Monday, July 23, 2007

"First Impressions"

In 1982, writer Chuck Ross conducted an experiment. He submitted the script for Casablanca (with a different title) to several hundred literary agents. Of those who read it and responded, 38 rejected it, 33 generally recognized it (but only eight specifically as Casablanca), three deemed it commercially viable, and one suggested turning it into a novel.

Another experiment, more gotchas.


Anonymous Anonymous said...

My main complaint with “gotcha” tests like this is that they assume that writers like Jane Austin would write the same novels if they were alive today as they wrote in their own time – I submit that this is patently false. If Jane Austin were writing today, she would certainly not be writing about relationships in 18th century England. She would instead be writing about relationships today. It’s also a false assumption that even if “Pride and Prejudice” had not been written before that it would receive the same acclaim if it were written for the first time in the present day.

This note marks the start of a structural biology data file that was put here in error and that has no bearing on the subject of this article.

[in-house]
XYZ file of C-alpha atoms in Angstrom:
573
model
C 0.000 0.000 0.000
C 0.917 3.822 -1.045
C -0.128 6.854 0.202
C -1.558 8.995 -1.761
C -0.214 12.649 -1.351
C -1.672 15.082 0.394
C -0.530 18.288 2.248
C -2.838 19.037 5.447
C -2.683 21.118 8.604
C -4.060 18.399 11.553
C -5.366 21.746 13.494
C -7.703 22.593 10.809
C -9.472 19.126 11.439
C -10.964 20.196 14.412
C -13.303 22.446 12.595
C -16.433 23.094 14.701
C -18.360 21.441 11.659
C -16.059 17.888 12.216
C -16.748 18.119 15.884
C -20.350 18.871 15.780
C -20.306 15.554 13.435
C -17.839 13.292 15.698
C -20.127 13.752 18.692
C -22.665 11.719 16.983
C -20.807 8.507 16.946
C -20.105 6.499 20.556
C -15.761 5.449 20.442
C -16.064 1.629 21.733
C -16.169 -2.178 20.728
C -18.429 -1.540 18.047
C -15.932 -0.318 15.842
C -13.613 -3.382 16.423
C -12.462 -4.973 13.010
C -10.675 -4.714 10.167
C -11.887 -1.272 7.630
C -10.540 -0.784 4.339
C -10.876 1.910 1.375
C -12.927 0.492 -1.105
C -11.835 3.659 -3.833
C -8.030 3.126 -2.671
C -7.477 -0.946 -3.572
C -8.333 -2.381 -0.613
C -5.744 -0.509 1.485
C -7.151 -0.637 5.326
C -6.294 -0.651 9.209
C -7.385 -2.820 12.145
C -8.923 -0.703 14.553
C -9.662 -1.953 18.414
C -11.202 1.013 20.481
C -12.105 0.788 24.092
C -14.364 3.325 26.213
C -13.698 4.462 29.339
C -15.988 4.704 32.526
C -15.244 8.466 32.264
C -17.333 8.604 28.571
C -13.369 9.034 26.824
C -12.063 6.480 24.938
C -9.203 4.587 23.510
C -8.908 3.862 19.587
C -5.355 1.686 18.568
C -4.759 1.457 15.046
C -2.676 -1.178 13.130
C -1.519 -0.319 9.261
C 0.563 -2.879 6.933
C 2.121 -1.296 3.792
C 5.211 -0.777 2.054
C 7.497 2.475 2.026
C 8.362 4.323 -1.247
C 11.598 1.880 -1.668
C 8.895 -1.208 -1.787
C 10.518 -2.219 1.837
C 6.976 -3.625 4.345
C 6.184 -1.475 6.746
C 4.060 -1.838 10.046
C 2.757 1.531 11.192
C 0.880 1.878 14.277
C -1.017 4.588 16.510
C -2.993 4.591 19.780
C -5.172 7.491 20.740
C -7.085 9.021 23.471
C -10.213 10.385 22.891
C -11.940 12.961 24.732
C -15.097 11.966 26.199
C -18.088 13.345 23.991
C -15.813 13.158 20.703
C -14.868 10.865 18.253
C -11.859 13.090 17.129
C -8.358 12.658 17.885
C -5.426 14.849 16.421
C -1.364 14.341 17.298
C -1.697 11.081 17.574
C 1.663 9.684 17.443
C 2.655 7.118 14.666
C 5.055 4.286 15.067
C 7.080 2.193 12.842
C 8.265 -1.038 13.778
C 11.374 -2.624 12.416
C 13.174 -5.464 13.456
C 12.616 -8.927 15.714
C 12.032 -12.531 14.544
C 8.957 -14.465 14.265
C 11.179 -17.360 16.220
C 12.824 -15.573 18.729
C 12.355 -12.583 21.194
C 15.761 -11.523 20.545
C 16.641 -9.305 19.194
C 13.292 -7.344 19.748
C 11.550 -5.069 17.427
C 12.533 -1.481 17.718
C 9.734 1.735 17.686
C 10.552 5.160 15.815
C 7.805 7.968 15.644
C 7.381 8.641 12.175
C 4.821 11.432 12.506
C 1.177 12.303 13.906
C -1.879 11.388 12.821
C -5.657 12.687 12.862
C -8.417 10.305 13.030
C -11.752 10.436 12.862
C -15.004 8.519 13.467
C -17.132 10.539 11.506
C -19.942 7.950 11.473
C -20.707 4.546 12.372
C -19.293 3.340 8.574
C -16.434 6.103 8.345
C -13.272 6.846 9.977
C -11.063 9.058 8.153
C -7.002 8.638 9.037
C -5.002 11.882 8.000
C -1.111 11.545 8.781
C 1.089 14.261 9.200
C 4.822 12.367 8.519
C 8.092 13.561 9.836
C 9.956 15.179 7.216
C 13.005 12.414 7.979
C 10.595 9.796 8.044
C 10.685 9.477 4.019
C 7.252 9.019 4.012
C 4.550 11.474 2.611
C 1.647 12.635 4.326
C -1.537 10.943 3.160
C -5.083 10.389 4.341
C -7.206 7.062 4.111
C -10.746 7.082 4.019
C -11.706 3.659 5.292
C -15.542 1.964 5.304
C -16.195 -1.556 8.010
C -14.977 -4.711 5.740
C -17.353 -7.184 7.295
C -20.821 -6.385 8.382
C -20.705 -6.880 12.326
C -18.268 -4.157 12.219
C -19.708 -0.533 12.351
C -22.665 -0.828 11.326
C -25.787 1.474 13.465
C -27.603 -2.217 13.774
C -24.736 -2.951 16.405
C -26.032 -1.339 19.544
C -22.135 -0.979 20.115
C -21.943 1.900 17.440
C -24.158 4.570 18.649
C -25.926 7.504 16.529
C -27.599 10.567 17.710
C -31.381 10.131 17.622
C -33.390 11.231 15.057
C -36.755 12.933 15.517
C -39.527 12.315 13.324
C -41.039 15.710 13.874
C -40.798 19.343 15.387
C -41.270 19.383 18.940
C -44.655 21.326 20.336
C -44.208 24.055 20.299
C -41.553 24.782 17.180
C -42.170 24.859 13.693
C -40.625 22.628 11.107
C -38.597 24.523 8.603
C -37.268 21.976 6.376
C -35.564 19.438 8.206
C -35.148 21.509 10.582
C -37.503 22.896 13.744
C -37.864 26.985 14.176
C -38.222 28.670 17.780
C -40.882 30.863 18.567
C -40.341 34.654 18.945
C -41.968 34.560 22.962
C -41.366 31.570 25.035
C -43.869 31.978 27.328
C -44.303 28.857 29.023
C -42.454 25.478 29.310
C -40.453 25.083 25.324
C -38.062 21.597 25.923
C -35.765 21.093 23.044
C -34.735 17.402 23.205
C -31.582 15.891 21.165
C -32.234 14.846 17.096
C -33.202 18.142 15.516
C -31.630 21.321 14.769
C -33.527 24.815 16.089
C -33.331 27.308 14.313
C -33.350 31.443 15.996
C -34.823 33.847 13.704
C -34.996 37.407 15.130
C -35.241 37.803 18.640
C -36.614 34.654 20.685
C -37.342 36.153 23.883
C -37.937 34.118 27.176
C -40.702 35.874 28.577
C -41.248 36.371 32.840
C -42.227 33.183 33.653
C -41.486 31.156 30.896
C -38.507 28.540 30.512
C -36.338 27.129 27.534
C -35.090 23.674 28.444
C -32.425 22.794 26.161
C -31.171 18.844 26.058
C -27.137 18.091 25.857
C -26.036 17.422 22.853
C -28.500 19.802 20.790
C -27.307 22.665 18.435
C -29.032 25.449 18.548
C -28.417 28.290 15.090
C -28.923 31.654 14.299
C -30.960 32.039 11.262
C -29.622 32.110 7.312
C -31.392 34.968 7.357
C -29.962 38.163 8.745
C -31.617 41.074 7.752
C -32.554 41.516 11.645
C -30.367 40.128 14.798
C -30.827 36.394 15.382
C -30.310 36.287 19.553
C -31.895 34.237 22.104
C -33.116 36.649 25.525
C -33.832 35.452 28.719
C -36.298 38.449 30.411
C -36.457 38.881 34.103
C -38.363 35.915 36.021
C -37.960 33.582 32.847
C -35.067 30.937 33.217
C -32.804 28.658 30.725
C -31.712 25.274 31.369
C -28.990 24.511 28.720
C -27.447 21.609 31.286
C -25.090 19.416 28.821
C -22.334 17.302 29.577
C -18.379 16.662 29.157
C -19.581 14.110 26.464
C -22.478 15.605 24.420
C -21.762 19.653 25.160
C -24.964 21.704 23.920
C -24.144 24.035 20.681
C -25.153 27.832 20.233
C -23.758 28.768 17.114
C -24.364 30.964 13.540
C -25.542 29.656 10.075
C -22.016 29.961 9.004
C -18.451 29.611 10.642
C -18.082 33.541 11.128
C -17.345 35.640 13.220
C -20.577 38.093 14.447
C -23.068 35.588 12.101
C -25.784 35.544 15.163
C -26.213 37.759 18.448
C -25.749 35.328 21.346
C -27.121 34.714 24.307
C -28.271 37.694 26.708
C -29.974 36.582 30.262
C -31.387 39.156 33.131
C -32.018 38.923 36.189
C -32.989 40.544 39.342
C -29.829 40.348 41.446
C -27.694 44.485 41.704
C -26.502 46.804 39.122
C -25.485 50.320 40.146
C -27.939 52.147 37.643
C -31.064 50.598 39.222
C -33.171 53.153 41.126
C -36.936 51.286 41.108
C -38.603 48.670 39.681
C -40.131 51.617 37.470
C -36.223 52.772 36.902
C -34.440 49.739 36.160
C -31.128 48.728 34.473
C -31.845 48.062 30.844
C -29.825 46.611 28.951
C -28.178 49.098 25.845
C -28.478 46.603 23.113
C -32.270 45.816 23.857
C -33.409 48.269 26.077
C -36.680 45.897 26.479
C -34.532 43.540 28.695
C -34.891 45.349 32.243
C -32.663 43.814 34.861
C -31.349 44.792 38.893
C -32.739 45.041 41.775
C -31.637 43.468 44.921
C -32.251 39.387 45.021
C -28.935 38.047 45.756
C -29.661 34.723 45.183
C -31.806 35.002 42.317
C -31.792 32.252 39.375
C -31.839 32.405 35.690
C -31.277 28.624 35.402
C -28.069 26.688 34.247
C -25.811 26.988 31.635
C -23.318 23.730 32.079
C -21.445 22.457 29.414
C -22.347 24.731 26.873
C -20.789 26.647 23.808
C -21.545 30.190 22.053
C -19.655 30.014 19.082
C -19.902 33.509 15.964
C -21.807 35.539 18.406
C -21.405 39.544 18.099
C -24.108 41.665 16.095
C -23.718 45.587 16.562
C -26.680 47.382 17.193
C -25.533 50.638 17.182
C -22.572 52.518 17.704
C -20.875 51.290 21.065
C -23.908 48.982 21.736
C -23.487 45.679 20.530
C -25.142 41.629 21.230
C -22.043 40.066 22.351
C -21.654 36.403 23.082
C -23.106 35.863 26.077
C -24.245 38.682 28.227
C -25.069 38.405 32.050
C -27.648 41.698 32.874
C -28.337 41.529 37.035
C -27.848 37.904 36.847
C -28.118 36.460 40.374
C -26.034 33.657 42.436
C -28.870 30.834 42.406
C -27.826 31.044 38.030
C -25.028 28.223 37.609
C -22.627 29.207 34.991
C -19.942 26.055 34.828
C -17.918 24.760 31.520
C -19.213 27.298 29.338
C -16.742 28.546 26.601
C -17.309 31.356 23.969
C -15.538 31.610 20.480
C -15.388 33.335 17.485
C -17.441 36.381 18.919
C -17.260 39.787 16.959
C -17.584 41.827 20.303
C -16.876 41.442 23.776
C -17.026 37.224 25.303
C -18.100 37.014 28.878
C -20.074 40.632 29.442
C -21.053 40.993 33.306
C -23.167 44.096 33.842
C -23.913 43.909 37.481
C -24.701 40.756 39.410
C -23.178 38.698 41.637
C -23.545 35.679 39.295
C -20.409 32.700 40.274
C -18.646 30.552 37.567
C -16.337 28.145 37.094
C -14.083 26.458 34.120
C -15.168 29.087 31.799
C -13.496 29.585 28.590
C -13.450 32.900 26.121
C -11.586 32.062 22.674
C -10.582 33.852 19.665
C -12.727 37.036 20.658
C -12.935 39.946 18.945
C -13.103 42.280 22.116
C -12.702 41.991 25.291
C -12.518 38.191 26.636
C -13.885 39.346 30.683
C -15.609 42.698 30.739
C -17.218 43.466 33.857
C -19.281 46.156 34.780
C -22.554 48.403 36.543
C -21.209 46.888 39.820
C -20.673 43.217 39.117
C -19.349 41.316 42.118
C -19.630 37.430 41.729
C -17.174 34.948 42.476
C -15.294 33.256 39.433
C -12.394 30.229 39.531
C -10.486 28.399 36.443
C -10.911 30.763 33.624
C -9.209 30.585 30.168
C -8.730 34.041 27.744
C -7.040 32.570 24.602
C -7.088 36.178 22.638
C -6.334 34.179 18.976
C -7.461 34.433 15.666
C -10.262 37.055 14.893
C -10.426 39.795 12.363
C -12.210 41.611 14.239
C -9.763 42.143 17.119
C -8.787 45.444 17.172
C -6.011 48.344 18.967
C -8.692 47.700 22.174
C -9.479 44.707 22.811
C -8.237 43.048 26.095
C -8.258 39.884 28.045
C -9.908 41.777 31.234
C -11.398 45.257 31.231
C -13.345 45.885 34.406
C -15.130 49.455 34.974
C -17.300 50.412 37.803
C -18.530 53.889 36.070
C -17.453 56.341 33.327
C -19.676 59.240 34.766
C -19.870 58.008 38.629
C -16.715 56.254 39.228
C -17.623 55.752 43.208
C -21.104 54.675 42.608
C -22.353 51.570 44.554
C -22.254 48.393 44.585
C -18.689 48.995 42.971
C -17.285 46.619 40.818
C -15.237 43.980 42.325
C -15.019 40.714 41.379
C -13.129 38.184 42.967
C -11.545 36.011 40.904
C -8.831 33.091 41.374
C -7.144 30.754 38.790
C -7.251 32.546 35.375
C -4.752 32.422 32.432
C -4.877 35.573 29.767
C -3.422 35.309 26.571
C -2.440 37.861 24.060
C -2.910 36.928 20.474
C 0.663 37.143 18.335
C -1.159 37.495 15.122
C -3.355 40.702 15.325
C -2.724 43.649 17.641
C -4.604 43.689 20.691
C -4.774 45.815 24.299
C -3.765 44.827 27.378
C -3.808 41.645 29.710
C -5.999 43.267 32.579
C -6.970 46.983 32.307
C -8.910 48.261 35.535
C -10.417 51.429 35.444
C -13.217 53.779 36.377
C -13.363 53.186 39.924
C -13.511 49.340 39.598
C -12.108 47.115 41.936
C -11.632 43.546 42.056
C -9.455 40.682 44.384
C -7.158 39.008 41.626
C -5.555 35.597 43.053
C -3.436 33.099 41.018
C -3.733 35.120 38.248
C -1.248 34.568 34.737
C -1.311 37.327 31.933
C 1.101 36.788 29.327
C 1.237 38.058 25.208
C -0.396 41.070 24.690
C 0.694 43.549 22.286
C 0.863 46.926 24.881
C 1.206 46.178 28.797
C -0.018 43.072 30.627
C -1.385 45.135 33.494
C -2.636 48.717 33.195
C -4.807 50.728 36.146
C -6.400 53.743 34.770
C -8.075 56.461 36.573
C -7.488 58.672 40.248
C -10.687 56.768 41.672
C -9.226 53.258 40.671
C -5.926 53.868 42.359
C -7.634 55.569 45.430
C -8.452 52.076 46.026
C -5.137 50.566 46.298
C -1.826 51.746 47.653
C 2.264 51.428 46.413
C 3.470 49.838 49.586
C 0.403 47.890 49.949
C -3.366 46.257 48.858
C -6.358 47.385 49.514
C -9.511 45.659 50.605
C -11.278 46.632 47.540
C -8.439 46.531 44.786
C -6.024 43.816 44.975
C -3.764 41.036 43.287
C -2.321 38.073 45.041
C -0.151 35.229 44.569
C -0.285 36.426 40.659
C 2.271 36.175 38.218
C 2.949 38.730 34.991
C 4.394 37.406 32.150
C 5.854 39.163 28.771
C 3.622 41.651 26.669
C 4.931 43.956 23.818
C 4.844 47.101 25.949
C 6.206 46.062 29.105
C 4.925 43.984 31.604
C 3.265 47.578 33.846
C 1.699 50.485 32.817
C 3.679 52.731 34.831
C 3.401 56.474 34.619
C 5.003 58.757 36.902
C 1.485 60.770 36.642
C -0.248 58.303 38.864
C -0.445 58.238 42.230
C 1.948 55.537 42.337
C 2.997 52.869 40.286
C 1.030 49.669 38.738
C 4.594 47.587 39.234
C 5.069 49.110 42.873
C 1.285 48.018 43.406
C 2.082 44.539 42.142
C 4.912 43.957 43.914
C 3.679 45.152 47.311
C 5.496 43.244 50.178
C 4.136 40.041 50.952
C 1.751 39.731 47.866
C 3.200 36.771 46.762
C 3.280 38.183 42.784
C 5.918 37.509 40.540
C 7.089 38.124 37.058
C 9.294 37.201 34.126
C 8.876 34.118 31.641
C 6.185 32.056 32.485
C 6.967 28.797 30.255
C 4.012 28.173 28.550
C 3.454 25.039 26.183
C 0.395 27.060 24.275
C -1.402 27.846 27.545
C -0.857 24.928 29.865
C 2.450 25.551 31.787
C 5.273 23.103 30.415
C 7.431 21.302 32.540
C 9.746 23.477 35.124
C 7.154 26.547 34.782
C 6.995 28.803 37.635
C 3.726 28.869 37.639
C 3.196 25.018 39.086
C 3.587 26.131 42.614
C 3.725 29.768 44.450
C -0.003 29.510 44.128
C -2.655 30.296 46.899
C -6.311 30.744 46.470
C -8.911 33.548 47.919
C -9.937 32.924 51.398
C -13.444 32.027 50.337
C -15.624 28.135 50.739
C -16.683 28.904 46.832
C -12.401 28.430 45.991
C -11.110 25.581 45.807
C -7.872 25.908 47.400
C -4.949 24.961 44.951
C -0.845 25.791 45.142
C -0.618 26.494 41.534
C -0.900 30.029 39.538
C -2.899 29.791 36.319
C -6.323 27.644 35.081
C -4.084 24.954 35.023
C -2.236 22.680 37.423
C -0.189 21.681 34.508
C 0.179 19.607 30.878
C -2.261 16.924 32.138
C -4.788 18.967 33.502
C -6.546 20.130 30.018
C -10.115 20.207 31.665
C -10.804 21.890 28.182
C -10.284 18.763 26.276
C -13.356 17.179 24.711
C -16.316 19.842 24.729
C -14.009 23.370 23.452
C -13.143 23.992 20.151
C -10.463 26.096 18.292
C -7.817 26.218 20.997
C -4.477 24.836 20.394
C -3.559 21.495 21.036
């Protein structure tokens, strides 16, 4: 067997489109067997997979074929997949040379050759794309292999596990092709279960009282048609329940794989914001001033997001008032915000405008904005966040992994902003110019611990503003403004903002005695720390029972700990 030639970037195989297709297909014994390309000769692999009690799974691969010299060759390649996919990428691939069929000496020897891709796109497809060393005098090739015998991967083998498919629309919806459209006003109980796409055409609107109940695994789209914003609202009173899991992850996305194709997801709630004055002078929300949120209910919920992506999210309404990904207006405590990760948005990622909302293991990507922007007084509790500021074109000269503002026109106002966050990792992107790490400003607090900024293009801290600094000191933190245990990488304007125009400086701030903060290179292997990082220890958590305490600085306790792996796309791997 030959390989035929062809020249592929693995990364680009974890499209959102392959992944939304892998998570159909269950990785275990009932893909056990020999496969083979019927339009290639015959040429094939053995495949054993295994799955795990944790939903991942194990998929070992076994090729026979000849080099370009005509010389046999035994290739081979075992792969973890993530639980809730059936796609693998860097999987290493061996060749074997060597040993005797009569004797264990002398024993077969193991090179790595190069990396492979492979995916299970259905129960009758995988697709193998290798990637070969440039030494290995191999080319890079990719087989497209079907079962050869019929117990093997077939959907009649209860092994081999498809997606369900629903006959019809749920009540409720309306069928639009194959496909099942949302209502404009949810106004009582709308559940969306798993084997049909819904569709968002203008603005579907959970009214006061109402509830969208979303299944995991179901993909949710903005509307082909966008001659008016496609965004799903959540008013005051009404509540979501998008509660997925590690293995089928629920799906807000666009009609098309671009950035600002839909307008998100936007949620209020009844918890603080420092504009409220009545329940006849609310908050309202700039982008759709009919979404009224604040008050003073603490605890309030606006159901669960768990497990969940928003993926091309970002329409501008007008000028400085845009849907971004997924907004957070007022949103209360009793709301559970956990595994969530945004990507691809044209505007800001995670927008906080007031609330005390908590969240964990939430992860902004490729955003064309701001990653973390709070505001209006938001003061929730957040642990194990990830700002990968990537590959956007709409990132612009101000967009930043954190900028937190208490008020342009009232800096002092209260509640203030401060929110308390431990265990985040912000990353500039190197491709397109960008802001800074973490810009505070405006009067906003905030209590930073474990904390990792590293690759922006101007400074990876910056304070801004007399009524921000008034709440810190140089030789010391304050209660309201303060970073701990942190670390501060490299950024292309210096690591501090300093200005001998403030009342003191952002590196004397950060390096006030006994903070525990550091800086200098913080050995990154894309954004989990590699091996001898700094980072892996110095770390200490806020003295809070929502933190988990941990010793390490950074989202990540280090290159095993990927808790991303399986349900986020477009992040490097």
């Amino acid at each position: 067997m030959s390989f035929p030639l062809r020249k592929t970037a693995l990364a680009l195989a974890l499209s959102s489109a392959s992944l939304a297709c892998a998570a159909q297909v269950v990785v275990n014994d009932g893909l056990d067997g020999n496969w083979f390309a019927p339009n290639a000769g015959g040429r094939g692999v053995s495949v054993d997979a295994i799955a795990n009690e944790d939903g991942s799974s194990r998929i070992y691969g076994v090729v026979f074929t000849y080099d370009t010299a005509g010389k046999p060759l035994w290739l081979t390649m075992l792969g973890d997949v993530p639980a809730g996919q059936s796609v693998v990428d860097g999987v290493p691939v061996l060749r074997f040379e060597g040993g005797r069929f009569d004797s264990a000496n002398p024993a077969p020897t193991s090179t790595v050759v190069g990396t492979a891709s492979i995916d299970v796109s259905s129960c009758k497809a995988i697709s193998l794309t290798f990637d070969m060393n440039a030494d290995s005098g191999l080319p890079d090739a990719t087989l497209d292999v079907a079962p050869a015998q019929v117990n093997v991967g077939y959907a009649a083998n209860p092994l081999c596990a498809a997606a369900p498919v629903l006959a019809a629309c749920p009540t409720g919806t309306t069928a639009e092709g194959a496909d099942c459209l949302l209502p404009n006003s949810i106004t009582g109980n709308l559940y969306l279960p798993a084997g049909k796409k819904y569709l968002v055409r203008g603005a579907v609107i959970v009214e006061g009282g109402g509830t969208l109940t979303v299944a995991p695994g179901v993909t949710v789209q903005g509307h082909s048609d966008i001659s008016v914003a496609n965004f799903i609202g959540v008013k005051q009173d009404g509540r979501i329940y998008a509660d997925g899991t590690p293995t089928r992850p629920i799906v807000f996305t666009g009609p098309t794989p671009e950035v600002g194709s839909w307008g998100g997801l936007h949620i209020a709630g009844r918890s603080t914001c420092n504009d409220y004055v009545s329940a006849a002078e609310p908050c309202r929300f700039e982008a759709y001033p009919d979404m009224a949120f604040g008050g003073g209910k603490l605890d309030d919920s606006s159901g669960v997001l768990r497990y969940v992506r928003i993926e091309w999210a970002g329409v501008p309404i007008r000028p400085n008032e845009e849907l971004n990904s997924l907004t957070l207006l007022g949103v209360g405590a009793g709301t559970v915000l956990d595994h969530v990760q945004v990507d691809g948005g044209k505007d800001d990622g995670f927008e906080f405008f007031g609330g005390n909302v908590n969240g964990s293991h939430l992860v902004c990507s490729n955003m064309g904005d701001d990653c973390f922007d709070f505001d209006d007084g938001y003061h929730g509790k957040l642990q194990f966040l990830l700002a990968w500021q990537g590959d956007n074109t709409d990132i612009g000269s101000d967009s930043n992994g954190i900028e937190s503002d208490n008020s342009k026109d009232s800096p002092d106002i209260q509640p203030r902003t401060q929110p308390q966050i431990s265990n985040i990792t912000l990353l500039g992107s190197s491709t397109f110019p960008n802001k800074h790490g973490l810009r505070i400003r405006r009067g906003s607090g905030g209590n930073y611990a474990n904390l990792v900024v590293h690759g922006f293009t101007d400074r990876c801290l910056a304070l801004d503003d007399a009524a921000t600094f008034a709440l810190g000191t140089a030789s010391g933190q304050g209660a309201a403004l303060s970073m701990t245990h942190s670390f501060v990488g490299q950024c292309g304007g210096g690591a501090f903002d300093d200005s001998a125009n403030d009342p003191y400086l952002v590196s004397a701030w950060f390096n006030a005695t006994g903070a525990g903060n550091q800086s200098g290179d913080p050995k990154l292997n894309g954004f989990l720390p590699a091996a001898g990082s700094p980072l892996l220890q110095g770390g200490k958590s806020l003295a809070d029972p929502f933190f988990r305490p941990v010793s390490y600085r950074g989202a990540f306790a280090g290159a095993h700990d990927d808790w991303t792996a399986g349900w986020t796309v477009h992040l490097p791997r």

Great works of literature are products of the time in which they were written, Shakespeare would not be writing “Romeo and Juliet” or “Macbeth” were he writing today, and if he did, they would almost certainly not be widely acclaimed as they would have no resonance with people from the 20th/21st century. He might write similar plays but they would undoubtedly be set in more recent times with characters more recognizable to modern audiences.

7/23/2007 12:13 PM  
Blogger DED said...

The fact remains that there's no escaping the slush pile.

7/26/2007 9:43 PM  

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